In proportion as torments become more cruel, the spirits of men, which are like fluids that always rise to the level of surrounding objects, become callous, and the ever lively force of the passions brings it to pass that after a hundred years of cruel torments the wheel inspires no greater fear than imprisonment once did. The severity of punishment itself emboldens men to commit the very wrongs it is supposed to prevent; they are driven to commit additional crimes to avoid the punishment for a single one.

Whether Beccaria is right is a matter of opinion, but it is important to appreciate the nuance and thought that social systems involve, of which Chazal were cognizant.

73

Work for Your Freedom

Our Gemara on Amud Beis discusses an interesting, ethical law, that is not utilized in modern times:

The Gemara relates: Rav Se’oram, the brother of Rava, would forcefully seize people who were not acting properly and have them carry Rava’s palanquin. Rava said to him: You acted correctly, as we learn: If you see a Jew who does not behave properly, from where is it derived that you are permitted to have him work as a slave? The verse states: “Of them you may take your slaves forever; and over your brothers” (Leviticus 25:46). It is derived from the conjunctive “and” linking the two clauses of the verse that there are circumstances where it is permitted to treat a fellow Jew as if he were a slave. One might have thought that this is the halacha even if a Jew acts properly. To counter this, the verse states in the continuation: “And over your brothers the children of Israel you shall not rule, one over another, with rigor.”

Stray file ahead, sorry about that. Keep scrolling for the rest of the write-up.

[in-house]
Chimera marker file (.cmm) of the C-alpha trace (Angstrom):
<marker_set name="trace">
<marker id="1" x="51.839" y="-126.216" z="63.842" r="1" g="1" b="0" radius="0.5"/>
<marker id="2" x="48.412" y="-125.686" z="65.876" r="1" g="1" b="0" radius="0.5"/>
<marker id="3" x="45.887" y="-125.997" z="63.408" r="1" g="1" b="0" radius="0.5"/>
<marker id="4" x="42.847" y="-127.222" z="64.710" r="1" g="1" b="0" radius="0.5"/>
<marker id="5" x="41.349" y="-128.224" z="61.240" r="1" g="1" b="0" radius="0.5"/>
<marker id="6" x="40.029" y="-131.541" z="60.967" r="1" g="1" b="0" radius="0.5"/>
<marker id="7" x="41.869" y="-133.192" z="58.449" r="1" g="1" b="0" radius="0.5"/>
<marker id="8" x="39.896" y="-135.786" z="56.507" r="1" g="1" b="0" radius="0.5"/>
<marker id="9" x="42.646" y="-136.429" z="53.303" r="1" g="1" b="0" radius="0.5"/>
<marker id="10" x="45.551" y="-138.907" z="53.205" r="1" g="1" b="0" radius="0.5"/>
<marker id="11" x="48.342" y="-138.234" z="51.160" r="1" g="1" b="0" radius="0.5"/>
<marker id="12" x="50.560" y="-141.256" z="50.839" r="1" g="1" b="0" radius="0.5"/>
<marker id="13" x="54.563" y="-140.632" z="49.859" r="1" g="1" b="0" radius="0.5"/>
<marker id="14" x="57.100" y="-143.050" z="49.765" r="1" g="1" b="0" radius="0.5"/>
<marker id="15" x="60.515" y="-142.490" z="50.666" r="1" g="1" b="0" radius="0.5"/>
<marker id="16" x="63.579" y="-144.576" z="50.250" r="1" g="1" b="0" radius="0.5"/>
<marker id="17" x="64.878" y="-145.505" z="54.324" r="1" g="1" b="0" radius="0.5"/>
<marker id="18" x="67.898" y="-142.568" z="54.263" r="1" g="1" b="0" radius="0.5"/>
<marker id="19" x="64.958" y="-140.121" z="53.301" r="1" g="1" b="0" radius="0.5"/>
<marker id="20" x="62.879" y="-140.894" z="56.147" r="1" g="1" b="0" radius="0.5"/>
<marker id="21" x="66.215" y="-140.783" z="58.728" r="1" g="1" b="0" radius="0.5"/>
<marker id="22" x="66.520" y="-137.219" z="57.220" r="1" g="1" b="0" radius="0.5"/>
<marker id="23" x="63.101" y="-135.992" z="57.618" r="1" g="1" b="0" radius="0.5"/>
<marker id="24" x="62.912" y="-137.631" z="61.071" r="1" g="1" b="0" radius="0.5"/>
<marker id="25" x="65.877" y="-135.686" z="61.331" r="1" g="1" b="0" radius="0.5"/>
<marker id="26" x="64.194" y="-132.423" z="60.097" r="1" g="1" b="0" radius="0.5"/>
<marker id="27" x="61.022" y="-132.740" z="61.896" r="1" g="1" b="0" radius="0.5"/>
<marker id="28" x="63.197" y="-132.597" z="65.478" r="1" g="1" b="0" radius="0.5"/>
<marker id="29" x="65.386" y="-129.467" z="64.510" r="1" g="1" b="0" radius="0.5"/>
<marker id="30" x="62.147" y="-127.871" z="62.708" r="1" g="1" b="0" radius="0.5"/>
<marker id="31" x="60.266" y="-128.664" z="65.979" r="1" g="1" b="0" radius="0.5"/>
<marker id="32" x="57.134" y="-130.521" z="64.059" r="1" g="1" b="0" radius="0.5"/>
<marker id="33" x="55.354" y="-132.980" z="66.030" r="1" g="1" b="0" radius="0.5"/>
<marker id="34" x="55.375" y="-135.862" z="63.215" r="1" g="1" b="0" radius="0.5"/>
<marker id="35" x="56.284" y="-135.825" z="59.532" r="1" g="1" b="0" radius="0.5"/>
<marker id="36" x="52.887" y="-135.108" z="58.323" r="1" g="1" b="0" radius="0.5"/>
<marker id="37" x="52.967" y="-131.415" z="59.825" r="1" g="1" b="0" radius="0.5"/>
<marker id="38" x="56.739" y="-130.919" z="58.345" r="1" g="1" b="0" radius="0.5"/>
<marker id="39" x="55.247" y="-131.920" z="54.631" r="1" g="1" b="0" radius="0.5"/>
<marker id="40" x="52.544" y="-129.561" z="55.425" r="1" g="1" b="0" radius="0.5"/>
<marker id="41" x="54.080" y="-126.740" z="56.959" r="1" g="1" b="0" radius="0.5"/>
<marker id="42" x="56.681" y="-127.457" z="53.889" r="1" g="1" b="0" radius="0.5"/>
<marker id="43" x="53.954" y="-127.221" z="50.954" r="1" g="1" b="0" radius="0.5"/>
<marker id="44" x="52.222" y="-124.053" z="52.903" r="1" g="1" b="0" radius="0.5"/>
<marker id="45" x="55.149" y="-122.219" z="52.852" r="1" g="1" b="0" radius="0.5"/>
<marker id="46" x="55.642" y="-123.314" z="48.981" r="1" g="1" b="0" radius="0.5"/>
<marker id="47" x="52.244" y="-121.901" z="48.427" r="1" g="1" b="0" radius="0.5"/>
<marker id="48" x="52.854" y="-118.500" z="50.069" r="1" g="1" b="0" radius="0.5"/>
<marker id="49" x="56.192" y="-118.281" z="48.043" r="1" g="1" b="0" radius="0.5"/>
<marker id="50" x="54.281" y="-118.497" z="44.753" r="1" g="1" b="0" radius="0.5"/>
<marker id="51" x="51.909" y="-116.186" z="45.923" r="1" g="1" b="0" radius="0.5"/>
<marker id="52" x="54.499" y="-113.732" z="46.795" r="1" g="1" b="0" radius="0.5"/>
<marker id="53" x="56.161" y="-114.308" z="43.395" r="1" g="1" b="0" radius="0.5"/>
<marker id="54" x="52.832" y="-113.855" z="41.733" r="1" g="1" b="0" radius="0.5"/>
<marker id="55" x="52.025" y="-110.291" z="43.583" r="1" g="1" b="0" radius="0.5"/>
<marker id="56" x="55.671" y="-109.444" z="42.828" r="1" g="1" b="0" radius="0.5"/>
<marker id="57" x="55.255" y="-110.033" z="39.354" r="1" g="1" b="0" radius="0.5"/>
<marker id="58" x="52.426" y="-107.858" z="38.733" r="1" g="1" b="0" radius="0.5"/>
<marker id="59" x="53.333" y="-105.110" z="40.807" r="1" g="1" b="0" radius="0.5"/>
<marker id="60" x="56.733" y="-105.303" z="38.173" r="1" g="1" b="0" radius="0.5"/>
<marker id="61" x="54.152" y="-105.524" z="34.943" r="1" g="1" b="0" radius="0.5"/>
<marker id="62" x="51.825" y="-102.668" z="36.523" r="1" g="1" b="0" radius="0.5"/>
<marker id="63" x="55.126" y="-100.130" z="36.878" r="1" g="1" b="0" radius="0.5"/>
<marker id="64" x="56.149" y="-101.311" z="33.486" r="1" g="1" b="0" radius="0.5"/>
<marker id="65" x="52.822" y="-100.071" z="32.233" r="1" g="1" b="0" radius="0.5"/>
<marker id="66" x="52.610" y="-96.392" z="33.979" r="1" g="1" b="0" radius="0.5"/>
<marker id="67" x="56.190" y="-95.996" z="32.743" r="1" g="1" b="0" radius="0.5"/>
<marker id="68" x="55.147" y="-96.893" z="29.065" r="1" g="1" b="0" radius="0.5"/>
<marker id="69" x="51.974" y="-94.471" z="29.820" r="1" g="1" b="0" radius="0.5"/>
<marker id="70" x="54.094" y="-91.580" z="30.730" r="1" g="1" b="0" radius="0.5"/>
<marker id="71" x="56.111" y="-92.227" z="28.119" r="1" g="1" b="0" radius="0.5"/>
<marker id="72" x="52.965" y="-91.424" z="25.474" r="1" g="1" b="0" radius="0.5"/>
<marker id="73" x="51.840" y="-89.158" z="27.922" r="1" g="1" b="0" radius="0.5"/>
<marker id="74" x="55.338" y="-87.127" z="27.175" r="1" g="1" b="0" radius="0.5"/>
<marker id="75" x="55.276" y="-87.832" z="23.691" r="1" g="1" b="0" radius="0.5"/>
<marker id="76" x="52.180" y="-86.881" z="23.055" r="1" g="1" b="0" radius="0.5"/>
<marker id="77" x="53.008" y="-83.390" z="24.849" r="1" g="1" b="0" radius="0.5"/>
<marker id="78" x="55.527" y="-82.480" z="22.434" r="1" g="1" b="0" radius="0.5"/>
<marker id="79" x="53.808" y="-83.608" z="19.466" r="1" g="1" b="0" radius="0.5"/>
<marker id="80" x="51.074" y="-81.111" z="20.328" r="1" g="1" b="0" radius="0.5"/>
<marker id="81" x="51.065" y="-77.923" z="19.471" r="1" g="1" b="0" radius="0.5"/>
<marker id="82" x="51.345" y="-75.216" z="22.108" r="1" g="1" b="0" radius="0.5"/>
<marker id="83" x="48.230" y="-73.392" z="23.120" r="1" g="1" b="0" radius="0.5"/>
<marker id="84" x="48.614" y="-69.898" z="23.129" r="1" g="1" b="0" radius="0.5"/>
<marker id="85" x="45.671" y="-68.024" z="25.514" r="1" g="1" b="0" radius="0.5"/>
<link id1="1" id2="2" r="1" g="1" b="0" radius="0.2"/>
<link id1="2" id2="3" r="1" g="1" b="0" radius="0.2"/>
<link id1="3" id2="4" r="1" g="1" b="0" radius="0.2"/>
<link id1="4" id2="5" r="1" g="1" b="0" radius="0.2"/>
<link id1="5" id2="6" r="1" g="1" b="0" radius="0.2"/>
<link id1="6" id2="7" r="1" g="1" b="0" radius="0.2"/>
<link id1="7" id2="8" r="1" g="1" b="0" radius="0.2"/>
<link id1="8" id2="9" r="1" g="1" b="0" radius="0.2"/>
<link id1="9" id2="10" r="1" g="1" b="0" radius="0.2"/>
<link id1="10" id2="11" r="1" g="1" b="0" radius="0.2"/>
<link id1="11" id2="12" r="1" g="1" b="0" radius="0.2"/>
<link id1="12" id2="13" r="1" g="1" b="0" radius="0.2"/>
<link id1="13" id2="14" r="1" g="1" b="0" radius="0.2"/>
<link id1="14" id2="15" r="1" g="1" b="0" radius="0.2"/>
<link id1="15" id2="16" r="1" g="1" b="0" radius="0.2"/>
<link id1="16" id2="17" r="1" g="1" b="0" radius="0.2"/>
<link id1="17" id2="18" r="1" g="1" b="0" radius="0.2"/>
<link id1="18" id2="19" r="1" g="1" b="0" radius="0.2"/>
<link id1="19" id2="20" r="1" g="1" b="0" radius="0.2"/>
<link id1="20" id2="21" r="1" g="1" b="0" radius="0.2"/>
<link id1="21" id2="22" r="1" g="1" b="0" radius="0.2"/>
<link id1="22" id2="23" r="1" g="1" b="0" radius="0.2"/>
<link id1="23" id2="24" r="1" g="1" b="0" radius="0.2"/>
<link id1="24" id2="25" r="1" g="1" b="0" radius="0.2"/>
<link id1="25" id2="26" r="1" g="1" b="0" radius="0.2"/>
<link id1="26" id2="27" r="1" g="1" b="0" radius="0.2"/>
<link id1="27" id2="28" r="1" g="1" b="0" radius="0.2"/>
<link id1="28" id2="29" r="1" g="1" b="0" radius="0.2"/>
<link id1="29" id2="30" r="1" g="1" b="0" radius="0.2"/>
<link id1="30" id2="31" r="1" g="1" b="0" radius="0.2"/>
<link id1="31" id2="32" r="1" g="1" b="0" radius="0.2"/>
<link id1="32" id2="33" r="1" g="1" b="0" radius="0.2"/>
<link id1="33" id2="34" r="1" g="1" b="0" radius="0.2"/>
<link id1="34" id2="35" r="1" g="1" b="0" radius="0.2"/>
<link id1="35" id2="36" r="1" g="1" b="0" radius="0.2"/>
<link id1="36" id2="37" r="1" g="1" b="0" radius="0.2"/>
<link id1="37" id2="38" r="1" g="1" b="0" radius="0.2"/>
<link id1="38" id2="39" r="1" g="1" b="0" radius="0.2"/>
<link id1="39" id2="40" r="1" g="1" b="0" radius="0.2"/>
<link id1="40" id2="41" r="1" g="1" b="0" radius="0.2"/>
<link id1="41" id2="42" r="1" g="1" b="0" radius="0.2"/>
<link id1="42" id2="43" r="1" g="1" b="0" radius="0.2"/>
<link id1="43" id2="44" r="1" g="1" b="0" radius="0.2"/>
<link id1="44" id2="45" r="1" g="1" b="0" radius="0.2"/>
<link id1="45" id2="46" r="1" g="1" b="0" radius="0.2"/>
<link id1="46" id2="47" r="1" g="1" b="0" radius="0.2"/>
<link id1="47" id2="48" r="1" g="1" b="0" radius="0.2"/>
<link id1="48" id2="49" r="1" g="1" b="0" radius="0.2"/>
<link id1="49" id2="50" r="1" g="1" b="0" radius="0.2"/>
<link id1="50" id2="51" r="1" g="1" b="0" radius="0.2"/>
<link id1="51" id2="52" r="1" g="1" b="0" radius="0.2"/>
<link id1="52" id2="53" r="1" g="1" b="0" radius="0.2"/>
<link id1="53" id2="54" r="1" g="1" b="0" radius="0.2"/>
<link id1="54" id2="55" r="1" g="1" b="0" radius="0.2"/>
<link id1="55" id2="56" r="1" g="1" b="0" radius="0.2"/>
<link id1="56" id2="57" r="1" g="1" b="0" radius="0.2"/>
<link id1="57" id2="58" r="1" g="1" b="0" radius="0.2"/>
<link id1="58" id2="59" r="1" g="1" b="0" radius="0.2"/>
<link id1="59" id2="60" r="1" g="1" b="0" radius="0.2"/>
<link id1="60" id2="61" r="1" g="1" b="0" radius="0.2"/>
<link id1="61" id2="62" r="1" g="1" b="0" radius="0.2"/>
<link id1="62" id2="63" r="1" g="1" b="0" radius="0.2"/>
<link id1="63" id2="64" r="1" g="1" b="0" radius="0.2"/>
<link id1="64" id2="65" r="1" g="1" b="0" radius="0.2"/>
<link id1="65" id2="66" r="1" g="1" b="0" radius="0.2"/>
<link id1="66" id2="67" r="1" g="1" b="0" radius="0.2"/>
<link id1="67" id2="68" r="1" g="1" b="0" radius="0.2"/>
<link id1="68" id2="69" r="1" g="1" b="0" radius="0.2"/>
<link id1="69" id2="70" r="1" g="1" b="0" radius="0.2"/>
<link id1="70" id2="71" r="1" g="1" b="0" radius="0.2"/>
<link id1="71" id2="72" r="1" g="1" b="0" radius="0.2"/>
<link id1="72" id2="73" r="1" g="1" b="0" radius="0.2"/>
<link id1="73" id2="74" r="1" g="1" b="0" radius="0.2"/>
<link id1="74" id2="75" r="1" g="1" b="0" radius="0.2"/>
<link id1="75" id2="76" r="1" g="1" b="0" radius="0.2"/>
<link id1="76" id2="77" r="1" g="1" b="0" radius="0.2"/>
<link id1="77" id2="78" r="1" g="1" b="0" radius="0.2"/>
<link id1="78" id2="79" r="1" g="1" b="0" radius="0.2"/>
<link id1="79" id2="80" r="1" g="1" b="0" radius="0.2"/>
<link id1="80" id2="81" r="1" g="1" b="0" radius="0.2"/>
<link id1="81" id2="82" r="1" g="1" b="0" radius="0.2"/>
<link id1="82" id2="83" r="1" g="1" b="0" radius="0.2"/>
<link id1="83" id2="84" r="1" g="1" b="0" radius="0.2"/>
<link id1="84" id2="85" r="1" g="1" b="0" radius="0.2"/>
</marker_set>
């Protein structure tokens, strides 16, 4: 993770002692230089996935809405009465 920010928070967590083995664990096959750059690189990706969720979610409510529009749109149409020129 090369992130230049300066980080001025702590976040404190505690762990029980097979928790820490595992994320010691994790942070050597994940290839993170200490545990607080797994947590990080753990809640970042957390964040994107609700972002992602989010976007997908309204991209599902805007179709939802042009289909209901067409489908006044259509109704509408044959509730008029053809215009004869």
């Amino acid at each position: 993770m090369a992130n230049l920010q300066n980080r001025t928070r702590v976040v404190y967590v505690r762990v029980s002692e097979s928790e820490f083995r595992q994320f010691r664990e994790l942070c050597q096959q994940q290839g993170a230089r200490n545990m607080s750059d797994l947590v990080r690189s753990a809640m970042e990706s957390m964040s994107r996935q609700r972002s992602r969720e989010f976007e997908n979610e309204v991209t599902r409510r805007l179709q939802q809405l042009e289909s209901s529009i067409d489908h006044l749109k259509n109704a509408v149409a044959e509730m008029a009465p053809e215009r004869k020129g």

Tzidkas Hatzaddik (237) explains the moral root of this.  Subsequent to Adam’s curse, one has to work for his food. The work is an opportunity to experience a cleansing that prepares for divine flow and sustenance.  The hard work gives perspective and appreciation that allows for humility to avoid sin, and ways to find God.  Man works six days a week and then can appreciate the fruits of these labors on the seventh day, shabbos. The Jewish slave must work for six years to free himself from the bondage of his lusts and poor character, in order to finally become free to serve God in this world or the next (Shemos 21:2).

Perhaps Freedom is a right that no one may take away from you, but if you abuse it, freedom must be earned.

74

The Seal of Disapproval 

Our Gemara on amud aleph describes a marketplace custom and procedure that confers enough intent so that acquisitions are binding, as if a kinyan or contract was made:

אָמַר רַב פַּפִּי מִשְּׁמֵיהּ דְּרָבָא: הַאי סִיטוּמְתָּא – קָנְיָא. לְמַאי הִלְכְתָא? רַב חֲבִיבָא אֲמַר: לְמִקְנֵיא מַמָּשׁ.

Rav Pappi said in the name of Rava: In this case of labeling an item with a marker [situmta], which was commonly used to indicate that specific merchandise had been sold, even though the buyer had not yet paid and the item was still located in the seller’s warehouse, the labeling effects acquisition of the merchandise for the buyer. The Gemara asks: With regard to what halakha was this said? What is the significance of this acquisition? Rav Ḥaviva said: It means to actually effect acquisition, in other words, that the merchandise belongs to the buyer for all intents and purposes

What does this word, “Situmta“ mean? Rashi tells us that it was a kind of seal that merchants would put on merchandise such as barrels of wine in order to identify the company, for shipping so to speak. This is why the placing of the Situmta on the barrel of wine indicates a finality of sale.

What is the etymology of this word? Menachem Ben Saruk in his Midrash Sechel Tov (Bereishis 74:21) relates it to the Hebrew word “satum”, which means closed or sealed. He also related it to the verb (Vayistom) that described Esav’s state of mind in regard to his brother Yaakov, who just recently stole his rights to the first born (Bereishis 27:41). Similarly, the brothers feared Yoseph’s reprisal after their father died, and they said ״lu yistemenu”, perhaps he will bear a grudge (ibid 50:15). The seal or “situm” means to guard and hold enmity sealed up inside the heart. We find in Hebrew synonyms for bearing a grudge that also involves keeping, or guarding something. Bearing a grudge is Netira in Hebrew, and in Aramaic it means to watch.